Anyone paying close attention to the presidential race will have noticed that many Republican candidates are worried that Donald Trump may ultimately end up running not as a Republican, but as an Independent candidate. There's been a lot of speculation about this possibility over the last few months, with Trump himself saying that there's a chance he would leave the Republicans and run independently. Republican party members have not been quiet about their dislike of Trump, so seemingly getting rid of him from their party would be a godsend. They wouldn't have to deal with him in their debates or their polls, after all. So why would Trump running as an Independent be a problem for Republicans?
To put it briefly, if Trump ran as a third party candidate, it could completely obliterate the odds that either Republican or Trump (the only conservatives in the mix) would win the presidency. Presuming that Trump would continue to poll so well with conservatives, and that he would continue to do so as an Independent candidate, the Republican party would really have their work cut out for them convincing swing voters to go for their candidate instead of Trump in November 2016. They would also likely need to work to get unhappy Republicans to toe the party line instead of side with Trump, effectively needing to regain votes that the party would have in the bag without an Independent Trump in the mix.
The reason it shakes out this way is our two-party system, in which Republicans and Democrats are the only viable options in any major election. There are third parties, such as the Green Party and the Libertarian Party, but neither have ever won the White House, and it's rare that they get seats in Congress. With only two parties truly in play, voters who might agree more with a third party's platform and ideals are generally obliged to ultimately cast a vote for whichever of the major two parties they identify with the most, or to vote against the party they are the most opposed to.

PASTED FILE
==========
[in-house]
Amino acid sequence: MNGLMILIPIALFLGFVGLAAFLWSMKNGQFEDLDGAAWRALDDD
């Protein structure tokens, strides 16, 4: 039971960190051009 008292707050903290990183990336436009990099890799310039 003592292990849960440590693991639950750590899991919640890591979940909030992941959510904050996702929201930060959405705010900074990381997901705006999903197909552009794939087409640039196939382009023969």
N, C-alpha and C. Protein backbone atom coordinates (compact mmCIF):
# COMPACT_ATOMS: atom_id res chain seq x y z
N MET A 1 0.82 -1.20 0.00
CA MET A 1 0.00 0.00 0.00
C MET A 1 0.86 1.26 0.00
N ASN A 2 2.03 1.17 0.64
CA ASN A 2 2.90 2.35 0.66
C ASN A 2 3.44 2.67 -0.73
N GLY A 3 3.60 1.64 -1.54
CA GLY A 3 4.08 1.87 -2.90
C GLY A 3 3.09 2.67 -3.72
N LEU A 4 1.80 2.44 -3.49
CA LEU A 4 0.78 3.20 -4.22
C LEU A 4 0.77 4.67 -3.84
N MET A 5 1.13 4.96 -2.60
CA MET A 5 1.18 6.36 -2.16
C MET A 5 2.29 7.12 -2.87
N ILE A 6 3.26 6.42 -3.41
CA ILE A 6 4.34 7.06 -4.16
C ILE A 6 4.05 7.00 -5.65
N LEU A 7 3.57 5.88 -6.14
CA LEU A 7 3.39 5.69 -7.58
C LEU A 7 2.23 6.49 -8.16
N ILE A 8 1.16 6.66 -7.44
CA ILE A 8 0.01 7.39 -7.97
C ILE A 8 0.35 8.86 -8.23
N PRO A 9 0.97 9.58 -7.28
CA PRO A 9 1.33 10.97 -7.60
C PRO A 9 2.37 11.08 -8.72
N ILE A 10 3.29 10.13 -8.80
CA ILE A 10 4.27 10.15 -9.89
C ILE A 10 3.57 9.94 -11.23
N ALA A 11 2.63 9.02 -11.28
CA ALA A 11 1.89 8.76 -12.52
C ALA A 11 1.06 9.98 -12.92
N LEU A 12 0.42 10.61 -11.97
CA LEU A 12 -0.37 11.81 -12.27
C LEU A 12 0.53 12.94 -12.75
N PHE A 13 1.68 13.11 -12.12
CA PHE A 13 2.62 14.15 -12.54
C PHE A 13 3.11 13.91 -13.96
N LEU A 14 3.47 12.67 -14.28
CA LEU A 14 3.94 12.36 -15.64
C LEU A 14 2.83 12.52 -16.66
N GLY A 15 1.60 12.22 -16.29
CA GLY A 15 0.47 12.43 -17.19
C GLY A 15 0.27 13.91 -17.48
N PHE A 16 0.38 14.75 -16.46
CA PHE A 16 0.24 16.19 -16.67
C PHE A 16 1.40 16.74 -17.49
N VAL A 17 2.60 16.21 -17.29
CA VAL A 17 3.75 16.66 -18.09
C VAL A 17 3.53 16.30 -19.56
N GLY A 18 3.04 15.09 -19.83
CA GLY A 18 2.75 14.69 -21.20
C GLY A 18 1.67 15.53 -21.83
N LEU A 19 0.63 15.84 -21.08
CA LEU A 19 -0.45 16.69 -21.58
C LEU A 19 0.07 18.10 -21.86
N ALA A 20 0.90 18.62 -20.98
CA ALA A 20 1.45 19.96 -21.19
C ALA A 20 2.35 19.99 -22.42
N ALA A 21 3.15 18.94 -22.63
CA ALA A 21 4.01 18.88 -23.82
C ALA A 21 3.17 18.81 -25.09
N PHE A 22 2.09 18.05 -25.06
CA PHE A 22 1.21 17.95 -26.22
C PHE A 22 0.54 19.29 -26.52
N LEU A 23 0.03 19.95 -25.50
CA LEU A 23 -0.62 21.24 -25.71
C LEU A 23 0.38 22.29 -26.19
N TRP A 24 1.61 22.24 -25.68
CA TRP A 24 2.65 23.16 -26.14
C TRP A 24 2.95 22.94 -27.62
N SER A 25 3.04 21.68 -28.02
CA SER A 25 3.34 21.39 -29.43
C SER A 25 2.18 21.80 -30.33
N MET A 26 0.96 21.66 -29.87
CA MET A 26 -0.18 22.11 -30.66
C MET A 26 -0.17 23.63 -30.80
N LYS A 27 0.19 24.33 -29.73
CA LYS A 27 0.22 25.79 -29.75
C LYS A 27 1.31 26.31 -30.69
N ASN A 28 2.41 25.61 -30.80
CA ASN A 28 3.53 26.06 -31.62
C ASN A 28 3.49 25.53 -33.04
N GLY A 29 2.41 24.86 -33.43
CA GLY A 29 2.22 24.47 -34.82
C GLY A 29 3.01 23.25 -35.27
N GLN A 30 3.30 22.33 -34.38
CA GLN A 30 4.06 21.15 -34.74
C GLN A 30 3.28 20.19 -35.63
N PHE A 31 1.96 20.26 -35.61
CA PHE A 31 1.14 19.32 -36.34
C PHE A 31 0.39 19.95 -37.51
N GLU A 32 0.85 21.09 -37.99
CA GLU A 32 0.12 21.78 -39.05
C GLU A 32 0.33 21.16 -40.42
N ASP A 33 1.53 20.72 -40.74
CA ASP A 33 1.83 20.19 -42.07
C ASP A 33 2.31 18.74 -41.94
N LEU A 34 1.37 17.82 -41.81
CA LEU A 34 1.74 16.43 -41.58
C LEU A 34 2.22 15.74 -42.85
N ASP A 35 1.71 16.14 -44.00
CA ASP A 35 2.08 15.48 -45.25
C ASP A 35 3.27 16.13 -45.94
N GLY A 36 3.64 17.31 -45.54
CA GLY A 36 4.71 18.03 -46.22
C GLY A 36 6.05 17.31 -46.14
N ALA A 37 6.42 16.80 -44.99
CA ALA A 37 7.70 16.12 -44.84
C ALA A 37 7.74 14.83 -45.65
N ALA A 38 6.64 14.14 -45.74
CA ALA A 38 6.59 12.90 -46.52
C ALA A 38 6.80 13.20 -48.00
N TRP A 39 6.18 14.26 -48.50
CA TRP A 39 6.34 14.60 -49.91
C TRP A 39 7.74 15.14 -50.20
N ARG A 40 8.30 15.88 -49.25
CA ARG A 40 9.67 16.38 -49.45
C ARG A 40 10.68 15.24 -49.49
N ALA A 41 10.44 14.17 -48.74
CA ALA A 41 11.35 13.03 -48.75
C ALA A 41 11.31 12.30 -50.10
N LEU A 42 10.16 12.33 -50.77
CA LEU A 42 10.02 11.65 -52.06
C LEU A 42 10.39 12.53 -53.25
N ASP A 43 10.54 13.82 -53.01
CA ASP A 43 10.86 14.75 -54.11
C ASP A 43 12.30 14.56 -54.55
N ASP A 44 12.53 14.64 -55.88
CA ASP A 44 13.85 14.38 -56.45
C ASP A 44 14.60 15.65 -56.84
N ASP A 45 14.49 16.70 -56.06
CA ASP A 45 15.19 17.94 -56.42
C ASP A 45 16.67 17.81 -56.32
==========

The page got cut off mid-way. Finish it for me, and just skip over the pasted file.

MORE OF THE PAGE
So think about the Libertarian friend you made freshman year of college. He really hated both Republicans and Democrats, but since he was terrified of potentially having his phone records submitted to the NSA, he decided to vote Republican in the election, even though he really didn't like anything else about the Republican party and couldn't see a good reason to vote Democrat. There's no other party that stands a chance in a major election, so if we want to vote at all, we're obliged to vote for one of the two big parties if we want to support a candidate who has a chance of actually winning.
If Trump decides to run Independent, centrist and conservative voters who are disgruntled with both parties could see a vote for him as a way to stick it to both Democrats and Republicans, and as a chance to vote for a candidate whom they feel most closely represents their values. Because Trump is so far to the right ideologically, he is unlikely to steal any voters from the Democrats, but if he goes Independent, he will most likely take many of his current Republican-identifying supporters with him. Trump would take nothing from the left, but would potentially take a chunk of otherwise-Republican votes, as well as some swing votes that Republicans would hope to convert later in the election process.
This amounts to legitimate fears from the Republican party because losing a critical number of votes to Trump would almost certainly mean a win for the Democrats. The Democrats would more or less be sitting pretty while Trump secures enough votes to significantly lower the overall percentage of votes and electoral college points, making a Republican win virtually impossible. Meanwhile, Trump himself could likely never earn enough votes to overtake the percentage of Republican or Democrat votes. The likely scenario is a strong win for the Democrats, with the Republicans in a far second place (having lost so many voters to Trump), and Trump in an even further third place, with just enough votes from conservative voters to put him on the map.
The two-party voting system can be a little difficult to grasp, even though it seems like it would be straightforward, since we're given only two real parties to grapple with. This U.K.-based video from 2011 breaks down the two-party voting system that we have in the U.S., and it illustrates how a popular third party candidate can spell real trouble for competing major parties.
All of this puts the presidential race into new perspective. If Trump decides to abandon the Republicans and run as an Independent candidate, all conservatives will have a tough battle to fight getting a right-leaning candidate in office. This amounts to encouraging news to the Democrats, and extremely troublesome news for the Republican party.